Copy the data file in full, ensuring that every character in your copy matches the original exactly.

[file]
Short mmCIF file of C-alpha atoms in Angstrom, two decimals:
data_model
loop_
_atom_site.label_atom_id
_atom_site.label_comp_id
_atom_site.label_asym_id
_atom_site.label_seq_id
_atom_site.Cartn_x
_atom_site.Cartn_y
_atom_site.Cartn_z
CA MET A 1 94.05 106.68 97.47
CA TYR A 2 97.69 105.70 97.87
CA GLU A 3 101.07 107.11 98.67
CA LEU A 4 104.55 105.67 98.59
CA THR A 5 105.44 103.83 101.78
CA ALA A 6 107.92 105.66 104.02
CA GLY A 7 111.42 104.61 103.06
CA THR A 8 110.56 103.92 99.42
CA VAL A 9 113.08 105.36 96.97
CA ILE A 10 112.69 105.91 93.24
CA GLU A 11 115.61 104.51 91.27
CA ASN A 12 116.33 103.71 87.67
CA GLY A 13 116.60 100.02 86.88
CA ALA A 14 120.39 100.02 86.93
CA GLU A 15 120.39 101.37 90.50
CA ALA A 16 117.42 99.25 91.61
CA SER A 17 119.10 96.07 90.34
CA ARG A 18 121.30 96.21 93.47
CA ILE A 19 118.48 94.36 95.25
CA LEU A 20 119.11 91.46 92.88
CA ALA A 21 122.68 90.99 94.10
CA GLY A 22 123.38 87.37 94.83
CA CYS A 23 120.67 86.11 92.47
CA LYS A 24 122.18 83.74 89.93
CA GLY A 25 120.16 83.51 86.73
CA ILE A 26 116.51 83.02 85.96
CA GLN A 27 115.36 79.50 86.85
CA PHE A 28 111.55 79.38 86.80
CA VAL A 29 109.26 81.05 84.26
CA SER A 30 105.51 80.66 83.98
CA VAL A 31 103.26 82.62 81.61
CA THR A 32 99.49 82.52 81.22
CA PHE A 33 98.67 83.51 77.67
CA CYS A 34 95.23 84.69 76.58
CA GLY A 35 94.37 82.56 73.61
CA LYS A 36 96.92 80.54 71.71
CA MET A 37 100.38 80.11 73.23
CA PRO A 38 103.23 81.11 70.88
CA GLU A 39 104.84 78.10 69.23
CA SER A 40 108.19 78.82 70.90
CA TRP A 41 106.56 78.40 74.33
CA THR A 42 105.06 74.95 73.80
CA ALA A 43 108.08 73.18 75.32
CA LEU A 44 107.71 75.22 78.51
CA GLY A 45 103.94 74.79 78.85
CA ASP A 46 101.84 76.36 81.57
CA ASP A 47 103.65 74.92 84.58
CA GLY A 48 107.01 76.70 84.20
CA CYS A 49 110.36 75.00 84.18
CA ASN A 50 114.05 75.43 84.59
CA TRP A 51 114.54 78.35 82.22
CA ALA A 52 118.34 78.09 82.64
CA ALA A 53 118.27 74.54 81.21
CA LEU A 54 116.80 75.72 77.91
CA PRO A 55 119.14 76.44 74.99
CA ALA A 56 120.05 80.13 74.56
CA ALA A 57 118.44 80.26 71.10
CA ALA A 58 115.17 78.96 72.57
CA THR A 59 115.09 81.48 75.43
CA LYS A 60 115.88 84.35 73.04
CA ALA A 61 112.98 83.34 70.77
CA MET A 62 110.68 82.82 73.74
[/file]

Short mmCIF file of C-alpha atoms in Angstrom, two decimals:
data_model
loop_
_atom_site.label_atom_id
_atom_site.label_comp_id
_atom_site.label_asym_id
_atom_site.label_seq_id
_atom_site.Cartn_x
_atom_site.Cartn_y
_atom_site.Cartn_z
CA MET A 1 94.05 106.68 97.47
CA TYR A 2 97.69 105.70 97.87
CA GLU A 3 101.07 107.11 98.67
CA LEU A 4 104.55 105.67 98.59
CA THR A 5 105.44 103.83 101.78
CA ALA A 6 107.92 105.66 104.02
CA GLY A 7 111.42 104.61 103.06
CA THR A 8 110.56 103.92 99.42
CA VAL A 9 113.08 105.36 96.97
CA ILE A 10 112.69 105.91 93.24
CA GLU A 11 115.61 104.51 91.27
CA ASN A 12 116.33 103.71 87.67
CA GLY A 13 116.60 100.02 86.88
CA ALA A 14 120.39 100.02 86.93
CA GLU A 15 120.39 101.37 90.50
CA ALA A 16 117.42 99.25 91.61
CA SER A 17 119.10 96.07 90.34
CA ARG A 18 121.30 96.21 93.47
CA ILE A 19 118.48 94.36 95.25
CA LEU A 20 119.11 91.46 92.88
CA ALA A 21 122.68 90.99 94.10
CA GLY A 22 123.38 87.37 94.83
CA CYS A 23 120.67 86.11 92.47
CA LYS A 24 122.18 83.74 89.93
CA GLY A 25 120.16 83.51 86.73
CA ILE A 26 116.51 83.02 85.96
CA GLN A 27 115.36 79.50 86.85
CA PHE A 28 111.55 79.38 86.80
CA VAL A 29 109.26 81.05 84.26
CA SER A 30 105.51 80.66 83.98
CA VAL A 31 103.26 82.62 81.61
CA THR A 32 99.49 82.52 81.22
CA PHE A 33 98.67 83.51 77.67
CA CYS A 34 95.23 84.69 76.58
CA GLY A 35 94.37 82.56 73.61
CA LYS A 36 96.92 80.54 71.71
CA MET A 37 100.38 80.11 73.23
CA PRO A 38 103.23 81.11 70.88
CA GLU A 39 104.84 78.10 69.23
CA SER A 40 108.19 78.82 70.90
CA TRP A 41 106.56 78.40 74.33
CA THR A 42 105.06 74.95 73.80
CA ALA A 43 108.08 73.18 75.32
CA LEU A 44 107.71 75.22 78.51
CA GLY A 45 103.94 74.79 78.85
CA ASP A 46 101.84 76.36 81.57
CA ASP A 47 103.65 74.92 84.58
CA GLY A 48 107.01 76.70 84.20
CA CYS A 49 110.36 75.00 84.18
CA ASN A 50 114.05 75.43 84.59
CA TRP A 51 114.54 78.35 82.22
CA ALA A 52 118.34 78.09 82.64
CA ALA A 53 118.27 74.54 81.21
CA LEU A 54 116.80 75.72 77.91
CA PRO A 55 119.14 76.44 74.99
CA ALA A 56 120.05 80.13 74.56
CA ALA A 57 118.44 80.26 71.10
CA ALA A 58 115.17 78.96 72.57
CA THR A 59 115.09 81.48 75.43
CA LYS A 60 115.88 84.35 73.04
CA ALA A 61 112.98 83.34 70.77
CA MET A 62 110.68 82.82 73.74